Qantas has revealed around 320 pilots are calling in sick each day as the airline battles to keep service levels up amid COVID-19 isolation rules.
Chief executive Alan Joyce said on Thursday that “no business” could have coverage in reserve to account for that level of staff absence.
It comes days after it was revealed domestic aviation in July suffered another record month for poor performance, with Qantas alone seeing just 45.3 per cent of flights depart on time.
Joyce said the airline has attempted to mitigate the effects of sickness by reducing the number of services.
“We have a lot more reserves, a lot more coverage to take account of that,” said Joyce. “You couldn’t plan for that six months ago, when we put the schedule in place.
“Nobody was thinking that there would be this level of a spike. There was, and we’ve adapted and changed to cope with that.”
During the pandemic, Qantas made around 10,000 employees redundant but has since begun hiring thousands of workers back. It has led to criticism the airline cut too hard during COVID-19 despite the JobKeeper scheme being in place.
“We knew the recovery was coming, and we were ready for the restart,” said Joyce. “What we weren’t ready for — after 18 months of COVID being suppressed – was such high levels of community transmission and the sick leave that followed. Neither were many of our industry partners.
“The rebound in travel demand also coincided with a massive labour shortage. Of course, that shortage has been more acute in aviation because of how many people left the industry during two very uncertain years.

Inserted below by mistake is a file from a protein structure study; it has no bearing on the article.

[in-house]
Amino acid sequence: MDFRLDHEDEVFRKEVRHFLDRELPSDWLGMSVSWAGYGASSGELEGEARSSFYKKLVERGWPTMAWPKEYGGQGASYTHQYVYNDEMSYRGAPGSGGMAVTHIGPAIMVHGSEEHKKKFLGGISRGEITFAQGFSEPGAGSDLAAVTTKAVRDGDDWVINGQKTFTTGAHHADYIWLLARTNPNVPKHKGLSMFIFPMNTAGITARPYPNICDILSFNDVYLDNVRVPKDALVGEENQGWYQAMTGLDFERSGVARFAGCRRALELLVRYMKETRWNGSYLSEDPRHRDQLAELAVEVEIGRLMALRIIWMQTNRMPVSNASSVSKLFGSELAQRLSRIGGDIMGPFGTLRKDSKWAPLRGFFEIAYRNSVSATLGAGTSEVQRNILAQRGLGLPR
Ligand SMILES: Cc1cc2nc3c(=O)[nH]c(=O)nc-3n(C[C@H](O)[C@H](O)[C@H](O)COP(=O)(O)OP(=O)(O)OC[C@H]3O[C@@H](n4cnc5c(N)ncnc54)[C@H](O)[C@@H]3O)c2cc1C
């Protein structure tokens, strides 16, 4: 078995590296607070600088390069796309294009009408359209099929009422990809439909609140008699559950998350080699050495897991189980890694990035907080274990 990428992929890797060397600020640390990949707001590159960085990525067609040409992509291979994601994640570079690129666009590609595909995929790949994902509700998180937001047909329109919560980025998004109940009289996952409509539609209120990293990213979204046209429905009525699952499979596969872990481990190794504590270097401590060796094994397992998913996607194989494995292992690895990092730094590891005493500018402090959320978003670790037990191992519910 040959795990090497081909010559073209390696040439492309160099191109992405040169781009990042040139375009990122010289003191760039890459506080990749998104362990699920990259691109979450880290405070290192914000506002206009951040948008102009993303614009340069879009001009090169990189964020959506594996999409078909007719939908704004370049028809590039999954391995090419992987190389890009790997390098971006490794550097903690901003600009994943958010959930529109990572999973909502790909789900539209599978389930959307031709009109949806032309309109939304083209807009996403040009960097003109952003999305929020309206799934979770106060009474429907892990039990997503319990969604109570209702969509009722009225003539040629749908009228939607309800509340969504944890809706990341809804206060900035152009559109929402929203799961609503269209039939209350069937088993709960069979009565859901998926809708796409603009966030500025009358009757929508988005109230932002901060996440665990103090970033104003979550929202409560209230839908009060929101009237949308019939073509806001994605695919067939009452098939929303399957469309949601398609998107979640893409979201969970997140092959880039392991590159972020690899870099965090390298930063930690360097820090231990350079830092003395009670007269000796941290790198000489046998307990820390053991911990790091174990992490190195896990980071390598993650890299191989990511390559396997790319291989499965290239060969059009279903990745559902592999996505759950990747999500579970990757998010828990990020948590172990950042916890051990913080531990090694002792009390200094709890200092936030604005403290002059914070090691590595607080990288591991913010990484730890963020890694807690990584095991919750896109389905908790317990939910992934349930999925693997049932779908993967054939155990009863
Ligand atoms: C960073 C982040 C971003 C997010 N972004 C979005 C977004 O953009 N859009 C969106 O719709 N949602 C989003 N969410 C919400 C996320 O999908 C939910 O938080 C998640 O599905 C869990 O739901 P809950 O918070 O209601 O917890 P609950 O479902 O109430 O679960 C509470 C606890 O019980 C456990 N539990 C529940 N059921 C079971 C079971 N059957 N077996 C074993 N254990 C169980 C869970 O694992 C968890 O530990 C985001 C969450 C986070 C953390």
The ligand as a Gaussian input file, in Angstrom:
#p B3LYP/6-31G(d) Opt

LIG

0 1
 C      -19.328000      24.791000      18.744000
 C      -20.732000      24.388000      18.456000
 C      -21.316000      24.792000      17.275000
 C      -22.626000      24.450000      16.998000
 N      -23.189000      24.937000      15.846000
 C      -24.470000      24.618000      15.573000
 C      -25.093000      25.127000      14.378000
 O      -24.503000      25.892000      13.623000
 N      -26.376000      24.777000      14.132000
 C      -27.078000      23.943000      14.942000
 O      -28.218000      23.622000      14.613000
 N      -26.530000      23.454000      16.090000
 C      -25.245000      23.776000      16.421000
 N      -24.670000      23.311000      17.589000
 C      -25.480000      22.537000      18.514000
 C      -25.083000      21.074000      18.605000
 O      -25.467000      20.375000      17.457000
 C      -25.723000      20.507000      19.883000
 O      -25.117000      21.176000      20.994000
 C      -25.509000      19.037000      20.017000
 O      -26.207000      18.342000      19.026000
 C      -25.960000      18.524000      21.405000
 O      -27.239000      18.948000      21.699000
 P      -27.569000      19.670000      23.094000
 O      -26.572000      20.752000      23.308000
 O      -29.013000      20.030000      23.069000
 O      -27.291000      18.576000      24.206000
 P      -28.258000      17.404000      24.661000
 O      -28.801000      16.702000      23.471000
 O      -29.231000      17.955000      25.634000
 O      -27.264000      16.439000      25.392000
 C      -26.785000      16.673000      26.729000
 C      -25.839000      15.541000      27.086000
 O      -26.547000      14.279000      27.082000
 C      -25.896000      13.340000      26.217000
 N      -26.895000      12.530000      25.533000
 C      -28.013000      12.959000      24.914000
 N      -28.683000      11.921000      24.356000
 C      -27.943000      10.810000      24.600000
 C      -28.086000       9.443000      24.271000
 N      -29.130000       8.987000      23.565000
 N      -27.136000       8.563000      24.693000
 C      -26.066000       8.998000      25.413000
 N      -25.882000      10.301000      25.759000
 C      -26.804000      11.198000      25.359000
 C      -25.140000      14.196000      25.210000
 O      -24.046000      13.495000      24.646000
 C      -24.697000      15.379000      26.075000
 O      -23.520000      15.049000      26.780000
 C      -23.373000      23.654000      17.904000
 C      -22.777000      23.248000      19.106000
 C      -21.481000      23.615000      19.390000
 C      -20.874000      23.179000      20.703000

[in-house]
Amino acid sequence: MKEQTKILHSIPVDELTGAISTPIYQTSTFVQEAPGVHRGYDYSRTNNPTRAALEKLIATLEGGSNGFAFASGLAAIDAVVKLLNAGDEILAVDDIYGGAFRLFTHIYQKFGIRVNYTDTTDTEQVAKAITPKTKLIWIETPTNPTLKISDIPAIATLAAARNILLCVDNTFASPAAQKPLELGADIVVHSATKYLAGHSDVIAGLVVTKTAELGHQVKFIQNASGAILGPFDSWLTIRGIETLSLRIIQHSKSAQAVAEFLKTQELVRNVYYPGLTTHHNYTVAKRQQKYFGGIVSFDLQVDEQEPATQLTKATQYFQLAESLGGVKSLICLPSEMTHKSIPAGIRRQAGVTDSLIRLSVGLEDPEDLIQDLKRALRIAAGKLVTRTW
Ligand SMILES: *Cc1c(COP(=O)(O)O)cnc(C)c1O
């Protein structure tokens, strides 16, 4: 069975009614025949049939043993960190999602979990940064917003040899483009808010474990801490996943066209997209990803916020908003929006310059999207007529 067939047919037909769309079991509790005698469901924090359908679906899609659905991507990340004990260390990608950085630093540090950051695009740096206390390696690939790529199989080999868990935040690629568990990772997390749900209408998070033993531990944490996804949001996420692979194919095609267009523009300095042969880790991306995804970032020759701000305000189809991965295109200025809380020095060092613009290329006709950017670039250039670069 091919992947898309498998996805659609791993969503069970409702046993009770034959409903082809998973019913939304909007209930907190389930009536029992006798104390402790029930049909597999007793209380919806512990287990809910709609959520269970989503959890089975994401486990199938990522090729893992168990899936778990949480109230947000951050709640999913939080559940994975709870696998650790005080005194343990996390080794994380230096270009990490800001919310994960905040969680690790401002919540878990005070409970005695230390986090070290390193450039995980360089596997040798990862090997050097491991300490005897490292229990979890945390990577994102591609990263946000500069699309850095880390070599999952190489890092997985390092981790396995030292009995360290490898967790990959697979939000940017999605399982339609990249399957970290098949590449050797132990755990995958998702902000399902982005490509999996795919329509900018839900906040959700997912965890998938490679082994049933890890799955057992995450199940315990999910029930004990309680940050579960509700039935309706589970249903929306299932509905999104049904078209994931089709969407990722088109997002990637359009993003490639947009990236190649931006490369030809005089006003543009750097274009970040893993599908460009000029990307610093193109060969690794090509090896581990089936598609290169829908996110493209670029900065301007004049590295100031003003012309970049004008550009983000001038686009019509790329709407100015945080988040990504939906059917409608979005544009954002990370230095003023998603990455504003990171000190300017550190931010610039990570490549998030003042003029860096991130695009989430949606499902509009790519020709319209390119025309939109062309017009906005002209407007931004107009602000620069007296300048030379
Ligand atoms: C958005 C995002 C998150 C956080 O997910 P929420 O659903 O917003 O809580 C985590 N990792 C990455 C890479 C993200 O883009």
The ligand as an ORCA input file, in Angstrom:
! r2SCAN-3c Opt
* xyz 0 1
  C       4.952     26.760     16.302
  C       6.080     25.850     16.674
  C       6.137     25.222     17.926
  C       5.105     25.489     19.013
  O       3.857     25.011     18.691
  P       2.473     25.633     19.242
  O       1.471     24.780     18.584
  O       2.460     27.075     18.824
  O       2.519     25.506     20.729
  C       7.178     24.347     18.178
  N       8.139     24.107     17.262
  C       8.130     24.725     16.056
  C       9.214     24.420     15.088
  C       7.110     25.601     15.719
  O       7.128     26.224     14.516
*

“It’s the same story at airlines and airports around the world. All of this resulted in well-publicised problems: long queues delayed flights and misplaced bags.
“It was incredibly tough for our people and deeply frustrating for our passengers.
“Qantas’ mishandled bag rate reached 11 in 1,000 in July, but it’s now down to 6 in 1,000. That’s almost back to pre-COVID levels and will be at pre-COVID levels in September.
“Cancellations reached 7.5 per cent in July but fell below 5 per cent in August and will be back to pre-COVID levels in September.
“On time performance was 52 per cent and is now 66 per cent. That’s still not good enough and we expect it in the mid-70s, or higher, in September – on its way back to pre-COVID levels of 80.
“This does depend on some factors out of our control — like extreme weather events or air traffic control — but the operation will be a lot more robust overall.”
In 2022, Qantas has faced a string of problems, including huge delays at Easter, hours-long call wait times, and even a revelation that the cabin crew of a Qantas A330 were made to sleep across seats in economy. Last year, the Federal Court ruled the Flying Kangaroo was wrong to outsource 2,000 ground handling roles and subsequently rejected an initial appeal.
The troubles led to Joyce on Sunday issuing a ‘formal apology’ to frequent flyers for the airline’s post-pandemic struggles.